Answerman
Why Do Anime Change Studios Between Seasons?

by Justin Sevakis,

Jun asks:

I noticed that sometimes a show with multiple seasons have different studios working on them. For instance, the first season of My Teen Romantic Comedy SNAFU is produced by studio Brain's Base while the second season was handled by studio feel. Why does this happen sometimes?

This happens quite a bit: a show takes a break, and when it comes back, it's being animated by an entirely different studio (and might look a little different too). Fans have all sorts of theories when this happens, and these theories usually involve some dramatic behind-the-scenes fighting or intrigue between anime studios.

In the vast majority of cases, the anime studio being used doesn't own any rights to the show, or have any claim of exclusivity -- they're working as a contractor. They don't have much ability to call the shots when it comes to major decisions. They can only take the work that's offered to them, and bid on new jobs competitively.

Usually, the actual reasons are far more mundane than any of the usual fan theories. Typically it boils down to scheduling: there are a LOT of shows being made every season. Each anime studio can only take so much of a workload at any given time. So, if a production committee is a little bit late in pulling the trigger on a second series, they can discover that the studio of their choice is already booked for the season they've decided on. In other cases, they're looking to save money and went with a cheaper studio.

There can be other reasons too. Sometimes a show is very director-driven, and that director prefers to move to a different studio, or has started a studio of their own. In a case like that, the production committee will move the show to accommodate the director's new digs. Or, perhaps the production of the previous season was a dysfunctional mess behind the scenes, and the production committee wants to take their business elsewhere.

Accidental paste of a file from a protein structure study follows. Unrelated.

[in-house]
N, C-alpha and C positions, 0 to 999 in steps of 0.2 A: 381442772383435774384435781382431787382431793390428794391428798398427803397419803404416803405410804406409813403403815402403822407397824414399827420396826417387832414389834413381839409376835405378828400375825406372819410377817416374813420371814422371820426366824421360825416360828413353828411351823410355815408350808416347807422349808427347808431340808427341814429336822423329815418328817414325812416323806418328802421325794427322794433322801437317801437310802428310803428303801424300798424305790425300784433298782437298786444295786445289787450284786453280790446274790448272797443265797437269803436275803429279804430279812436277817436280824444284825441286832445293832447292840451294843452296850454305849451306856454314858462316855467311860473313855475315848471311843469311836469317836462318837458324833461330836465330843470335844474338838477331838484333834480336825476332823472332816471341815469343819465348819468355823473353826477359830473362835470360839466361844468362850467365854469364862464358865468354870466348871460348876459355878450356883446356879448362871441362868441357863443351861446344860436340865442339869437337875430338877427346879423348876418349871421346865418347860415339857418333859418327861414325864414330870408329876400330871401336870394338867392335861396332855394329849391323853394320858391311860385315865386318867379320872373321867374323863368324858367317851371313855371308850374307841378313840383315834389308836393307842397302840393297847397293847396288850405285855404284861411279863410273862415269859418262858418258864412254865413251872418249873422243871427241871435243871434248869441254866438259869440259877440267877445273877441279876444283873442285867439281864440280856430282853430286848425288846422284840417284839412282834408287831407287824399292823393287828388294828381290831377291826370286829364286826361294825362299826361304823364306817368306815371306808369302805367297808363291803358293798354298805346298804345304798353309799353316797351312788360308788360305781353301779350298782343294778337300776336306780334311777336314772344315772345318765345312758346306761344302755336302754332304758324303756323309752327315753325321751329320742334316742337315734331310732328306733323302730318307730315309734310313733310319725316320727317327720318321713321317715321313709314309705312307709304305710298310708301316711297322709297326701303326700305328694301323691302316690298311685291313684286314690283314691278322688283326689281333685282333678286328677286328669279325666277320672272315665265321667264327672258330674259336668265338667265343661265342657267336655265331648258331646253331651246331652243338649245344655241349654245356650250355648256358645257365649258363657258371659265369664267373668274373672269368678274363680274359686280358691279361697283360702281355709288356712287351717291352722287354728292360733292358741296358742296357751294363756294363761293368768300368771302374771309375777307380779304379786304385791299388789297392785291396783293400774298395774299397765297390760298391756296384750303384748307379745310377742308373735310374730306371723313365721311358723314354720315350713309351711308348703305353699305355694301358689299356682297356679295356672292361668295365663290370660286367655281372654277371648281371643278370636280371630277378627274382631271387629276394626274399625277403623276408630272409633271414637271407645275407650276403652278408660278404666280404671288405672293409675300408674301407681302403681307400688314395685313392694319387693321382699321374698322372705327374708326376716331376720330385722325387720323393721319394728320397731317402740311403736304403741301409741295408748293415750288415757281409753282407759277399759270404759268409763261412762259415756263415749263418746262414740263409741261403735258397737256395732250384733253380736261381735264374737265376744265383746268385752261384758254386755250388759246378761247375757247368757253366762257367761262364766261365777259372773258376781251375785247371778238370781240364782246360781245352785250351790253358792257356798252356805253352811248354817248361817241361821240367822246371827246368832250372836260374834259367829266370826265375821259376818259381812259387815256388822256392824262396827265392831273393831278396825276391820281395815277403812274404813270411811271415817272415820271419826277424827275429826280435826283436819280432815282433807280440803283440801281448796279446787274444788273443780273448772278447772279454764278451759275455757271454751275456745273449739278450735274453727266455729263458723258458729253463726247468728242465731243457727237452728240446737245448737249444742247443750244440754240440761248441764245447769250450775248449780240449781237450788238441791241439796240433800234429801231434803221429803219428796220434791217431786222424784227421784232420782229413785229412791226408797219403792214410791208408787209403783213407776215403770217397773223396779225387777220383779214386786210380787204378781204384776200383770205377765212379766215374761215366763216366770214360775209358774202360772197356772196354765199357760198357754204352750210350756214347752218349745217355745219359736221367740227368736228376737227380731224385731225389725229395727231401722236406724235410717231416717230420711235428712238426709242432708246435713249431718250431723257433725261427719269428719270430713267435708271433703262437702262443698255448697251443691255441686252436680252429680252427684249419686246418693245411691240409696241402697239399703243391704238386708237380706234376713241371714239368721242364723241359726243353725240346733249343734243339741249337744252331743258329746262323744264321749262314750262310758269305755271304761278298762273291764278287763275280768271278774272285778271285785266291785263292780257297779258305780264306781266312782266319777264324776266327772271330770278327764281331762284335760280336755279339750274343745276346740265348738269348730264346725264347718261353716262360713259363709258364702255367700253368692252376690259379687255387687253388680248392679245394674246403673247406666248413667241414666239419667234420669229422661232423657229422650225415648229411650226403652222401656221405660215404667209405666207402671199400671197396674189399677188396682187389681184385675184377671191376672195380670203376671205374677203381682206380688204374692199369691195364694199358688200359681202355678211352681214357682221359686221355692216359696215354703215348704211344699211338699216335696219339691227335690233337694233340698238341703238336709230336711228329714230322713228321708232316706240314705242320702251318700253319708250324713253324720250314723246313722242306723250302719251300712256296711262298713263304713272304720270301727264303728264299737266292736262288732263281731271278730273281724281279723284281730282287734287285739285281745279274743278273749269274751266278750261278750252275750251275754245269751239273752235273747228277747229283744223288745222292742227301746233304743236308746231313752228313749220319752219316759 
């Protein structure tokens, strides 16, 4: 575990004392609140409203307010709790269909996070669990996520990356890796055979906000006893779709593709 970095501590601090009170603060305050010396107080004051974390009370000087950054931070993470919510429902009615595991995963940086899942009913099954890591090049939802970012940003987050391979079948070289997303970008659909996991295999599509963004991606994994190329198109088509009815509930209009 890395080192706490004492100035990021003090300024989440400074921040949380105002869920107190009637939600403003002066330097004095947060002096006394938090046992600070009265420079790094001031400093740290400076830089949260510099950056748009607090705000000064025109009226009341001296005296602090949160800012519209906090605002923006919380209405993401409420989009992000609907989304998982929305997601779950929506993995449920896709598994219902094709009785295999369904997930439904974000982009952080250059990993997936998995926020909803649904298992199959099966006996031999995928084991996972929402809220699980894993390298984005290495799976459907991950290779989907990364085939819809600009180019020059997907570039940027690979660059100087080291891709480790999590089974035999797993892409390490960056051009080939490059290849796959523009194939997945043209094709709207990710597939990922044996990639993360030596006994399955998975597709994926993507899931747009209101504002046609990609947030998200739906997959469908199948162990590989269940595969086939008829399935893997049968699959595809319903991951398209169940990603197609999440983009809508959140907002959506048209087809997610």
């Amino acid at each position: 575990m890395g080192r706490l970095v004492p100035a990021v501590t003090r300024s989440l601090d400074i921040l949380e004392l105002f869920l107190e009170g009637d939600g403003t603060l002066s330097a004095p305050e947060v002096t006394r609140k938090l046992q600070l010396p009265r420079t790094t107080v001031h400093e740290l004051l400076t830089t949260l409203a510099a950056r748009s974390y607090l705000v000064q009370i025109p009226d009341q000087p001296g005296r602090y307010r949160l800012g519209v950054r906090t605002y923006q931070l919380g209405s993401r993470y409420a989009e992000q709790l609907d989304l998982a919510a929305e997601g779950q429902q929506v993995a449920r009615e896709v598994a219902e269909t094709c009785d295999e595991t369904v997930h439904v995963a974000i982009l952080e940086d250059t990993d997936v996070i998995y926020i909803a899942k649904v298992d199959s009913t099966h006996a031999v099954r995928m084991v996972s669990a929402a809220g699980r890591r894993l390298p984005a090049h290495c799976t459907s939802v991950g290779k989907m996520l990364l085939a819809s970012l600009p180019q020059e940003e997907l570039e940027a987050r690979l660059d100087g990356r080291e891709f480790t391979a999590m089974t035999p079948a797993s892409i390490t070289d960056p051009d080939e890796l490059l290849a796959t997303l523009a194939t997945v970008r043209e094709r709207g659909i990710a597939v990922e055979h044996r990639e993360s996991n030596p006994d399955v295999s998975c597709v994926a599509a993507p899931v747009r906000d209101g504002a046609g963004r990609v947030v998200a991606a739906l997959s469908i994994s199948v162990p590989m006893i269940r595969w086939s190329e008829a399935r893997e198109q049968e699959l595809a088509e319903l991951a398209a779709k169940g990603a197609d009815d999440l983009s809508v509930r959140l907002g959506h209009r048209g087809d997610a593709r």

There might be some behind-the-scenes competitive sniping between anime studios, but all that stuff is kept behind closed doors, hinted at in gossip and hearsay. But it's important to remember that unless the show is being created or planned by the anime production studio itself, then the studio is just a vendor. And how vendors work in anime is not much different from vendors in any other line of work, whether it's producing anime or cutting the lawn.

The negotiations between anime studios and production committees happen so far away from the public that we will never really know why a show lands at a given studio. Those discussions are usually kept very confidential, especially when there's a chance someone could be embarrassed by it. Japanese companies tend to be very disciplined about that sort of thing.


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Anime News Network founder Justin Sevakis wrote Answerman between July 2013 and August 2019, and had over 20 years of experience in the anime business at the time. These days, he's the owner of the video production company MediaOCD, where he produces many anime Blu-rays. You can follow him on Twitter at @worldofcrap.


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